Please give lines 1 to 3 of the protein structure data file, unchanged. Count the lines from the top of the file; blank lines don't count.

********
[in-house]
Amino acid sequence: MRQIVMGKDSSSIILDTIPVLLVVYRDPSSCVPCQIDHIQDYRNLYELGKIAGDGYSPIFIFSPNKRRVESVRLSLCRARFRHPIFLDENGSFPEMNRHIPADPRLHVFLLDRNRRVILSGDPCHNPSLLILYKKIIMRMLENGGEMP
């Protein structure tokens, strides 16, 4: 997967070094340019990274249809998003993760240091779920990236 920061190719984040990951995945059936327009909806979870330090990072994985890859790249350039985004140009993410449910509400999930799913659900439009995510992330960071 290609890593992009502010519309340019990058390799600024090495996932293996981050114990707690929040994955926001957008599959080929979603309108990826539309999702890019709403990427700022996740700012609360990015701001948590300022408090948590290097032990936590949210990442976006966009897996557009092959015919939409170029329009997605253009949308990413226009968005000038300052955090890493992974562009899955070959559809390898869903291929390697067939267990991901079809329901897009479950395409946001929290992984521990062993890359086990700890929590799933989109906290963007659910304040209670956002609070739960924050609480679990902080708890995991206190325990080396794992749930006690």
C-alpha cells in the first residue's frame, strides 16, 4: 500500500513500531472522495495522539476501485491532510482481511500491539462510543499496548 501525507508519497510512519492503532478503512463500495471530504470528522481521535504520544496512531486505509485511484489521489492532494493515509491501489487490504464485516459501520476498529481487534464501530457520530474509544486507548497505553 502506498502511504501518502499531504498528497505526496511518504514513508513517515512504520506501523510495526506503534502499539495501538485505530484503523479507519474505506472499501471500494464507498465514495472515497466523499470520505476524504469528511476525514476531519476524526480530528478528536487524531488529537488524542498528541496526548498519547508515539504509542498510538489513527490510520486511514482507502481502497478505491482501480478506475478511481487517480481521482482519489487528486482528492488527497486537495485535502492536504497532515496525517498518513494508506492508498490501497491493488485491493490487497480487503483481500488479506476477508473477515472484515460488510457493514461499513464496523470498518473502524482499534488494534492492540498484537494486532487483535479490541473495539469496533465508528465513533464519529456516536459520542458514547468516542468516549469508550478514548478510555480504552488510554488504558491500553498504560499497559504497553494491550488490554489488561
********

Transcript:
[in-house]
Amino acid sequence: MRQIVMGKDSSSIILDTIPVLLVVYRDPSSCVPCQIDHIQDYRNLYELGKIAGDGYSPIFIFSPNKRRVESVRLSLCRARFRHPIFLDENGSFPEMNRHIPADPRLHVFLLDRNRRVILSGDPCHNPSLLILYKKIIMRMLENGGEMP
């Protein structure tokens, strides 16, 4: 997967070094340019990274249809998003993760240091779920990236 920061190719984040990951995945059936327009909806979870330090990072994985890859790249350039985004140009993410449910509400999930799913659900439009995510992330960071 290609890593992009502010519309340019990058390799600024090495996932293996981050114990707690929040994955926001957008599959080929979603309108990826539309999702890019709403990427700022996740700012609360990015701001948590300022408090948590290097032990936590949210990442976006966009897996557009092959015919939409170029329009997605253009949308990413226009968005000038300052955090890493992974562009899955070959559809390898869903291929390697067939267990991901079809329901897009479950395409946001929290992984521990062993890359086990700890929590799933989109906290963007659910304040209670956002609070739960924050609480679990902080708890995991206190325990080396794992749930006690």